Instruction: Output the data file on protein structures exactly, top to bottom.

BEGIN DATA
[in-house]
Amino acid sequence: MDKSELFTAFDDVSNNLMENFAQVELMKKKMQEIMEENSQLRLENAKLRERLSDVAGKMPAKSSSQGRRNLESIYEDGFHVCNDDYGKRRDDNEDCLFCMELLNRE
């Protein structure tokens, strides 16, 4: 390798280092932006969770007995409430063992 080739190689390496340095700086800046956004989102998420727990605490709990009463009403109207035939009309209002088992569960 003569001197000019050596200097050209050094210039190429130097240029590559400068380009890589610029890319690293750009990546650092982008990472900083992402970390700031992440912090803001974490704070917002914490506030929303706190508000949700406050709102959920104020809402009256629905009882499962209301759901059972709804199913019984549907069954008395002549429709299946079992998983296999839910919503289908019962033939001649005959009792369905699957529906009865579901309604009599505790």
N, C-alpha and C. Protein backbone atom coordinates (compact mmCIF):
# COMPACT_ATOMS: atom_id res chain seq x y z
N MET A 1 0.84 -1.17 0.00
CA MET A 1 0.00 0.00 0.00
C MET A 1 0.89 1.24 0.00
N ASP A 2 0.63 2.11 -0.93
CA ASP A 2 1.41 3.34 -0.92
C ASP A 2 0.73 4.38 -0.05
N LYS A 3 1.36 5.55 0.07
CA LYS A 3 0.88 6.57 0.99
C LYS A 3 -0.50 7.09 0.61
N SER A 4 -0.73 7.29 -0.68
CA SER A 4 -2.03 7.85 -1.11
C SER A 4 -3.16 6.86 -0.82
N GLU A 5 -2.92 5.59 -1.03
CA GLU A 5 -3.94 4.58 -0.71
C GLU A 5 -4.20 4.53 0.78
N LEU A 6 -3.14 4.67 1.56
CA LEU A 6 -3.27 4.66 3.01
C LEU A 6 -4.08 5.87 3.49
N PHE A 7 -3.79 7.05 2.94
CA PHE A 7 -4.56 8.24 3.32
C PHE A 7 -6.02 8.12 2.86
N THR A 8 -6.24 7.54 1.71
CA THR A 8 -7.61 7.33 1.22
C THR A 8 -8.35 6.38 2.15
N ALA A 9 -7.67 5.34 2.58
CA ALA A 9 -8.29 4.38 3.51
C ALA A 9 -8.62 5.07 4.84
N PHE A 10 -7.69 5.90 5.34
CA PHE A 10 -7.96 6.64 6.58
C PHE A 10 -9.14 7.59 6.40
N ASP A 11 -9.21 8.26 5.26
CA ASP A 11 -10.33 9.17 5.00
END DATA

[in-house]
Amino acid sequence: MDKSELFTAFDDVSNNLMENFAQVELMKKKMQEIMEENSQLRLENAKLRERLSDVAGKMPAKSSSQGRRNLESIYEDGFHVCNDDYGKRRDDNEDCLFCMELLNRE
């Protein structure tokens, strides 16, 4: 390798280092932006969770007995409430063992 080739190689390496340095700086800046956004989102998420727990605490709990009463009403109207035939009309209002088992569960 003569001197000019050596200097050209050094210039190429130097240029590559400068380009890589610029890319690293750009990546650092982008990472900083992402970390700031992440912090803001974490704070917002914490506030929303706190508000949700406050709102959920104020809402009256629905009882499962209301759901059972709804199913019984549907069954008395002549429709299946079992998983296999839910919503289908019962033939001649005959009792369905699957529906009865579901309604009599505790």
N, C-alpha and C. Protein backbone atom coordinates (compact mmCIF):
# COMPACT_ATOMS: atom_id res chain seq x y z
N MET A 1 0.84 -1.17 0.00
CA MET A 1 0.00 0.00 0.00
C MET A 1 0.89 1.24 0.00
N ASP A 2 0.63 2.11 -0.93
CA ASP A 2 1.41 3.34 -0.92
C ASP A 2 0.73 4.38 -0.05
N LYS A 3 1.36 5.55 0.07
CA LYS A 3 0.88 6.57 0.99
C LYS A 3 -0.50 7.09 0.61
N SER A 4 -0.73 7.29 -0.68
CA SER A 4 -2.03 7.85 -1.11
C SER A 4 -3.16 6.86 -0.82
N GLU A 5 -2.92 5.59 -1.03
CA GLU A 5 -3.94 4.58 -0.71
C GLU A 5 -4.20 4.53 0.78
N LEU A 6 -3.14 4.67 1.56
CA LEU A 6 -3.27 4.66 3.01
C LEU A 6 -4.08 5.87 3.49
N PHE A 7 -3.79 7.05 2.94
CA PHE A 7 -4.56 8.24 3.32
C PHE A 7 -6.02 8.12 2.86
N THR A 8 -6.24 7.54 1.71
CA THR A 8 -7.61 7.33 1.22
C THR A 8 -8.35 6.38 2.15
N ALA A 9 -7.67 5.34 2.58
CA ALA A 9 -8.29 4.38 3.51
C ALA A 9 -8.62 5.07 4.84
N PHE A 10 -7.69 5.90 5.34
CA PHE A 10 -7.96 6.64 6.58
C PHE A 10 -9.14 7.59 6.40
N ASP A 11 -9.21 8.26 5.26
CA ASP A 11 -10.33 9.17 5.00